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Who's Really Screwing America

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#70: Arnold Schwarzenegger: The Dumbinator

About the Author

Jack Huberman
Jack Huberman is the author of The Bush-Hater's Handbook. He lives in New York City.

(Warning: This section contains bad puns based on every goddamned Schwarzenegger movie title, role or trademark expression.)

A specter haunts America--the specter of a Schwarzenegger presidential bid. And one haunts California: the certainty of a Schwarzenegger gubernatorial re-election bid in 2006. To be sure, the Governator's odds for either office lengthened in 2005, as his popularity dropped faster than a 300-pound barbell from the arms of a girlie-man. But that Ahnuld managed to become even a one-terminator governator is a Raw Deal (1986). Arnold and Ronald (Reagan) are of course not just anagrams but analogs, if not Twins (1988): Both are towering role models for all who aspire to high office with no qualifications except primitive showbiz skills, a macho persona, a conservative-populist posture, plenty of pesos and, above all, sheer celebrity.

As much as the spectacle of a wrestler elected governor of Minnesota may have helped turn American politics into a circus or freak show, the Governatorship of California is a far more likely launching pad for a presidential Running Man (1987). Even one with foreignness issues, accent issues, Hitler issues, women issues, gay issues, Enron issues, other conflict-of-interest issues, steroid-use issues, makeup issues ("what's he using--wax?" wrote one blogger), heart-valve-surgery issues, abortion-issue issues (he's pro-choice) and good old-fashioned failure-as-governor issues. (As for the foreignness issue, in 2003 Senator Orrin Hatch [R-UT] proposed a constitutional amendment to allow naturalized Austrian-Americans to run for President.)

After running on the True Lies promise that he would not "take any money from anybody" because "I have plenty of money myself" and because "the people should make the decisions rather than special interests," Ahnuld proceeded over the next two years "to collect campaign contributions from private interests at a greater rate than any politician in California history, including Gray Davis, whom he criticized on that very issue," amassing around $57 million from real estate, financial, entertainment, technology, retail and agribusiness interests.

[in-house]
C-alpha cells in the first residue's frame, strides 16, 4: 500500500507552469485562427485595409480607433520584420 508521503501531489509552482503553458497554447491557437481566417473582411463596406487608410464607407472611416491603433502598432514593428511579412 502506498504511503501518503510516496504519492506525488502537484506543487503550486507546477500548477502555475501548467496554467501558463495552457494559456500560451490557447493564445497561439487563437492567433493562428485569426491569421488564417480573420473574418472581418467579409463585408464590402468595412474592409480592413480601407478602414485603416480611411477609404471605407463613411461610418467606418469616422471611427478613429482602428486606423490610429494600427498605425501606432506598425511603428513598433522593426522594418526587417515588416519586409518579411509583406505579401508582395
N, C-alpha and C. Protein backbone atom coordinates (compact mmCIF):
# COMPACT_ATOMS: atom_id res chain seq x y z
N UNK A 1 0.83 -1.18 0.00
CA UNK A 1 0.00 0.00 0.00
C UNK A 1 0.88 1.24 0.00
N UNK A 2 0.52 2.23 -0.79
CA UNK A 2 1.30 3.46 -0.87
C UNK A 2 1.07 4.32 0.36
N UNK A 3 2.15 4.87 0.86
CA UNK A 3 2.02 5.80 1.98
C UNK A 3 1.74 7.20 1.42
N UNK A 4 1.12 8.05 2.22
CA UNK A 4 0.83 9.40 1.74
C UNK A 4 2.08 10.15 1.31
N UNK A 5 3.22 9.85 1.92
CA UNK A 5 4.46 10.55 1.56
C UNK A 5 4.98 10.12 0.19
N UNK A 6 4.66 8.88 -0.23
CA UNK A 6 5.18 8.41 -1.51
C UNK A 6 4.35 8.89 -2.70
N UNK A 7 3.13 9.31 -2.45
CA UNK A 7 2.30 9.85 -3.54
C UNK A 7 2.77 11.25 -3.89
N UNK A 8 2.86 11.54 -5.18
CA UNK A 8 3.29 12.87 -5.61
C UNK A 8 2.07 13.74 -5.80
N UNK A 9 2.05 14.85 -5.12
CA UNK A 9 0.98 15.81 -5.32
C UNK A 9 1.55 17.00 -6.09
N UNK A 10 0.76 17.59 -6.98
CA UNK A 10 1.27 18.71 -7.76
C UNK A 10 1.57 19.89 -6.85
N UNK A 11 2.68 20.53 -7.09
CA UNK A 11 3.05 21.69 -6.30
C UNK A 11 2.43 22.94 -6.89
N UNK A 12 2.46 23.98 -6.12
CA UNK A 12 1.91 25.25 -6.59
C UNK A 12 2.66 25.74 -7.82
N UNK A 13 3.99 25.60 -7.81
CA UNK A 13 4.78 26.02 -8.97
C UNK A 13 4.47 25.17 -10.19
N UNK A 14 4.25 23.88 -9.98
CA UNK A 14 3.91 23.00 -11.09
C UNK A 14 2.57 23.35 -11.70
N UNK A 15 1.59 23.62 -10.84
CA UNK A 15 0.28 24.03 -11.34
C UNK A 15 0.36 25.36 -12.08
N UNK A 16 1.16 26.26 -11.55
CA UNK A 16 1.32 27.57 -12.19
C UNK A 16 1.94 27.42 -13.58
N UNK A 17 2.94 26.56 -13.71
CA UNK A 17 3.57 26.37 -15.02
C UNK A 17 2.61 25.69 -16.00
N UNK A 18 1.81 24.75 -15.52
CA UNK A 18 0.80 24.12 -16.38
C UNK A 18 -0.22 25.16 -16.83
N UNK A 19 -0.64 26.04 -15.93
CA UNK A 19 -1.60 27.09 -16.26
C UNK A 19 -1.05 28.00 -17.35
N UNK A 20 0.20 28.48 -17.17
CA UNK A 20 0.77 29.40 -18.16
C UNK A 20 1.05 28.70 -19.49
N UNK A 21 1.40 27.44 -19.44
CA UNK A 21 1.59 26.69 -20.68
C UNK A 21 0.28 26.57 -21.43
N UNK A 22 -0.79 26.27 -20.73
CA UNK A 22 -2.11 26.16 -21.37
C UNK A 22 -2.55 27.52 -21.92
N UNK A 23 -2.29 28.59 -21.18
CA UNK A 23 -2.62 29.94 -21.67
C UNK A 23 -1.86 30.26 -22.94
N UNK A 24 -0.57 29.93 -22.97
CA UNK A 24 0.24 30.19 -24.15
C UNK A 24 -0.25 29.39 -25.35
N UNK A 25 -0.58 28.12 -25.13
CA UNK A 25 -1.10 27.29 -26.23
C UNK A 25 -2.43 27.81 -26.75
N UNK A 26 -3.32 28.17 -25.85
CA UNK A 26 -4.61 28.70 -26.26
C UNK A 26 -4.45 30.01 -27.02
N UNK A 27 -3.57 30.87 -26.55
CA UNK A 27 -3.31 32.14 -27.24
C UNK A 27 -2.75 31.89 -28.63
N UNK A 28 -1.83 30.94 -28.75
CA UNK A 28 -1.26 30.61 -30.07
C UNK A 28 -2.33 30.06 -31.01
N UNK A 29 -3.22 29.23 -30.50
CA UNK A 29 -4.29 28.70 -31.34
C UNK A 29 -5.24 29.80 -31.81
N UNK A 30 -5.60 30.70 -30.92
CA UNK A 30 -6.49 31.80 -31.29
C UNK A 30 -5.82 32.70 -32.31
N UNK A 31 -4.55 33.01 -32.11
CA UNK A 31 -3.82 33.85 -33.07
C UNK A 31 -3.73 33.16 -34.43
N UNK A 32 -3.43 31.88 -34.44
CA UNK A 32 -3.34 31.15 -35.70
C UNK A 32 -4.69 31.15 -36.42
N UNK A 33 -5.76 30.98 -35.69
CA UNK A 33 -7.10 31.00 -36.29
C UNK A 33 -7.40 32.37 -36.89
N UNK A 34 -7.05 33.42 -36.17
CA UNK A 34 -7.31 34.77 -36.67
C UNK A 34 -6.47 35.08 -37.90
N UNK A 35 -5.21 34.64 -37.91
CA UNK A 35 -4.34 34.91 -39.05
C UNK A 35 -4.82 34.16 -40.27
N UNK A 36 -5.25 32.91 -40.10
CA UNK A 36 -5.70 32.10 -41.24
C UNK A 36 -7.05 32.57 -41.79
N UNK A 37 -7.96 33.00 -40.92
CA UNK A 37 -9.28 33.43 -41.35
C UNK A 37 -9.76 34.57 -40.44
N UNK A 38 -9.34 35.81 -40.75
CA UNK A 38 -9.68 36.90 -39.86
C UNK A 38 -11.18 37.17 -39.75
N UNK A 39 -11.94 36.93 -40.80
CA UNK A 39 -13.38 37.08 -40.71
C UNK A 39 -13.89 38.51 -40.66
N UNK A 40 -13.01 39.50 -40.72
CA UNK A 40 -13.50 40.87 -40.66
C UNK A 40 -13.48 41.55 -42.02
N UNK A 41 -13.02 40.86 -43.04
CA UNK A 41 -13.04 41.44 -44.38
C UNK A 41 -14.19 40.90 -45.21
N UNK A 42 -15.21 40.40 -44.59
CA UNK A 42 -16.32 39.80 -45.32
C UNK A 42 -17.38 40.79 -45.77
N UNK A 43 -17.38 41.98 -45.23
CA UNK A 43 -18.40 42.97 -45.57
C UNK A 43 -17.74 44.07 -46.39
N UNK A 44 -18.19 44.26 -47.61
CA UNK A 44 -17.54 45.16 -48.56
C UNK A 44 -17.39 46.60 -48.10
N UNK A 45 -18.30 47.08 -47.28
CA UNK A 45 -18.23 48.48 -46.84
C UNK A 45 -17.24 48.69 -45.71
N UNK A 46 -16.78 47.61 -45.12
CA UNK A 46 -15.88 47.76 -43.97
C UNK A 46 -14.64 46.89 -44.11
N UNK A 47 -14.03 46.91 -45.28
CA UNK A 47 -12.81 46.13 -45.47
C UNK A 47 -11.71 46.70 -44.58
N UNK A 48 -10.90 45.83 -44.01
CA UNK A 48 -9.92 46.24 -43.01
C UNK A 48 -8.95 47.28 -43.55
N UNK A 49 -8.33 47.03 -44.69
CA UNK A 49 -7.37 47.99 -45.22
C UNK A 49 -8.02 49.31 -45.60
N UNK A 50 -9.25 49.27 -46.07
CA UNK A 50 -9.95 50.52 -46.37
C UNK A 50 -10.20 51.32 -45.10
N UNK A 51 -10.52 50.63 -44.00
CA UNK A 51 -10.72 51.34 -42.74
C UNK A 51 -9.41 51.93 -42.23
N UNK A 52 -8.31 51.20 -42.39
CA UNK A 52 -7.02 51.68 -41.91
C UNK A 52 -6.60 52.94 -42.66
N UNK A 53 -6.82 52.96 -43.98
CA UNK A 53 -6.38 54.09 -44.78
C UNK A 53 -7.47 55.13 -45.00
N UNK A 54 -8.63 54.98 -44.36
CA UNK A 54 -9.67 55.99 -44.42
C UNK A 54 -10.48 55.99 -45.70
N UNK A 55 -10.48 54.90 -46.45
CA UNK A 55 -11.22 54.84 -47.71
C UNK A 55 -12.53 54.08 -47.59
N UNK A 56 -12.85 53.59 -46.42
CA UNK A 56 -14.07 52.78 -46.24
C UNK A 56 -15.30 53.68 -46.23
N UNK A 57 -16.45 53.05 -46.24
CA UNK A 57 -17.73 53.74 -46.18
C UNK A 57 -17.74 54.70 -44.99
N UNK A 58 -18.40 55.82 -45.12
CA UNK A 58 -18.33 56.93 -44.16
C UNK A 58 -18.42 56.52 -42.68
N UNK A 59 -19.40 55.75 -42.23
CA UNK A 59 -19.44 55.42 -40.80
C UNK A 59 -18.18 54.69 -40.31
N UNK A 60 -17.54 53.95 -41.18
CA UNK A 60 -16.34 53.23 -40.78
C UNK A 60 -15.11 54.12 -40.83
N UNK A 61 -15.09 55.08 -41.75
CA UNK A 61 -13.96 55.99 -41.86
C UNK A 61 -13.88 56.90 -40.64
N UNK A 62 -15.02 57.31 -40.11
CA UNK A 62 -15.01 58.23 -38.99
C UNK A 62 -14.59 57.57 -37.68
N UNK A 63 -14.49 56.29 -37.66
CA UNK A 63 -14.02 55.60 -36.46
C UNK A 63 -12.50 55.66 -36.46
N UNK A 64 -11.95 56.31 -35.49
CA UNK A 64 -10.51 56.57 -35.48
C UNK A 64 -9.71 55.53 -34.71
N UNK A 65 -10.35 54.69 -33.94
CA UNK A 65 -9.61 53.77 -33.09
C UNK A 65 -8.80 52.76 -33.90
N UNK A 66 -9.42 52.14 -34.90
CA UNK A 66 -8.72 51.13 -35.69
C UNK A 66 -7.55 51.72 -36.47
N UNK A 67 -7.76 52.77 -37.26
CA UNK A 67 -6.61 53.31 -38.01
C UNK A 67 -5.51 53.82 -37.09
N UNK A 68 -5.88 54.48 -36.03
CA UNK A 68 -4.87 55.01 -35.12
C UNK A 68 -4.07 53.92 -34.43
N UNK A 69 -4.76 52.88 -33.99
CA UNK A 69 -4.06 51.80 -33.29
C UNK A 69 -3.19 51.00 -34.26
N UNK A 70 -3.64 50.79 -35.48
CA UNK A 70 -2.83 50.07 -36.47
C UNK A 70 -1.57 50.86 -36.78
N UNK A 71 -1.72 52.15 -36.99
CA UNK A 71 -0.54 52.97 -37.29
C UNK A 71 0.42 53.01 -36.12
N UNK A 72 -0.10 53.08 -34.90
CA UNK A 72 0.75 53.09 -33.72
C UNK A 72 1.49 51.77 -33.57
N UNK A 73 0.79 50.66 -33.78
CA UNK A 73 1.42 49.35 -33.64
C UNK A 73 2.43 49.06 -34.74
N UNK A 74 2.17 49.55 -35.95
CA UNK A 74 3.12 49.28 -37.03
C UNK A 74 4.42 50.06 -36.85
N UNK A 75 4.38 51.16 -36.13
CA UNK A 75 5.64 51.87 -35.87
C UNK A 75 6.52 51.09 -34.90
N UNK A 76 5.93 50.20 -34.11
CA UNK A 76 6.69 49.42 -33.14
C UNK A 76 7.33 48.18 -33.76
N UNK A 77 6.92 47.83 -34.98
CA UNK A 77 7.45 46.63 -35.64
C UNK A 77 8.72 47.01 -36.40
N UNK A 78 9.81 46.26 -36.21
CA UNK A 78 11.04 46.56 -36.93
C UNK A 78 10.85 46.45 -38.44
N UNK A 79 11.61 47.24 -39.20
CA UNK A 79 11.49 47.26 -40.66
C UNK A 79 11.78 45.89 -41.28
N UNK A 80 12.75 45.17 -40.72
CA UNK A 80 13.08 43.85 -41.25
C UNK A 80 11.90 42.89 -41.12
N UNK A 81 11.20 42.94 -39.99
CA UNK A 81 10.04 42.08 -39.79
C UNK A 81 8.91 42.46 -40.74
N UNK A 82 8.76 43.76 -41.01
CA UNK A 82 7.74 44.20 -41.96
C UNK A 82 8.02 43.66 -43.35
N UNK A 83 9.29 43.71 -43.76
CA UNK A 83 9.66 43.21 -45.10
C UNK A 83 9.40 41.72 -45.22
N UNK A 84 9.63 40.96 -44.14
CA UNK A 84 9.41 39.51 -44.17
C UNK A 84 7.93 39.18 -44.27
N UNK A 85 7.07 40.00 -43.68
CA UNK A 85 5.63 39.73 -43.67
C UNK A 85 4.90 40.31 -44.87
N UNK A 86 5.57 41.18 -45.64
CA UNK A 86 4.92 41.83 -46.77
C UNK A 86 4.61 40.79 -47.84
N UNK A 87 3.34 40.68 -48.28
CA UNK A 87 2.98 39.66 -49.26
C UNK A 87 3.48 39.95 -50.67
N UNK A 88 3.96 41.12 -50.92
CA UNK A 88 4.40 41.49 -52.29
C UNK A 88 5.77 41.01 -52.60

Only months before the election, Ahnuld told Entertainment Weekly about his inspiration for a scene during the filming of Terminator 3: "I saw this toilet bowl.... How many times do you get away with this--to take a woman, grab her upside down, and bury her face in a toilet bowl?" That apparently endeared him to the California Republican Women's Caucus, which endorsed him, saying he "supports family." But more important than his behavior on movie sets, wrote columnist Robert Scheer, is whether Schwarzenegger, who "appears [to] delight in the extreme violence he peddles" in his films, makes any connection between that and the violence of our society.

#49: The Wall Street Journal Editors

The Wall Street Journal is like Pravda.... You don't want to underestimate the importance of the Leninist model.... They don't tolerate dissent. --Conservative political scientist John Mearsheimer

On the day I happen to be writing this, the paper and its online editorial page, OpinionJournal.com, offered the following: An editorial blaming the rioting by Muslim youth in France on the country's "high taxes...powerful public-sector unions...GM-like benefits in pensions, early retirement, working hours and vacations, sick- and maternity leave," and my favorites, "job security" and "the debilitating effects of unemployment insurance."

The editorial warned "above all, those who want America to emulate the French social model by mandating health and other benefits." Health benefits = mayhem in the streets! A piece by deputy editor Daniel Henninger blaming the rioting on the resistance of "French elites...to such modernizing forces as the Doha [free] trade round, agro-bioengineering and fast food"--i.e., their insufficient love of globalized, capitalist "creative destruction."

"[F]or nearly 400 years," wrote Henninger, America has been "high on change. Lucky us. In Europe, every village and town has roots that run 1,000 or more years deep." Horrors! And all those French nuclear warheads just going to waste.... The text of Karl Rove (#3)'s speech to the Federalist Society (#25) the night before, on the theme of "judicial imperialism." (Lead example: the Supreme Court banning the death penalty for persons under 18.) An editorial lambasting successful ballot initiatives in that week's elections--measures that, for example, discouraged military recruiting in public schools and colleges and enacted strict gun-control laws in San Francisco. The next day brought an OpinionJournal editorial arguing that "A ban on aggressive interrogation would amount to unilateral disarmament in the war on terror." It began by suggesting that critics of the use of "torture" (Journal's quote marks) in US military prisons are encouraging Osama bin Laden with "signs of flagging US will to fight the war on terror." It went on to attack Republican Senator and former POW John McCain's amendment (which the Senate passed 90-9) banning "cruel, inhuman or degrading" treatment of prisoners (which the editorial called "stressful interrogation techniques") and to defend the Bush Administration's denial of prisoner-of-war status and Geneva protections to terror suspects.

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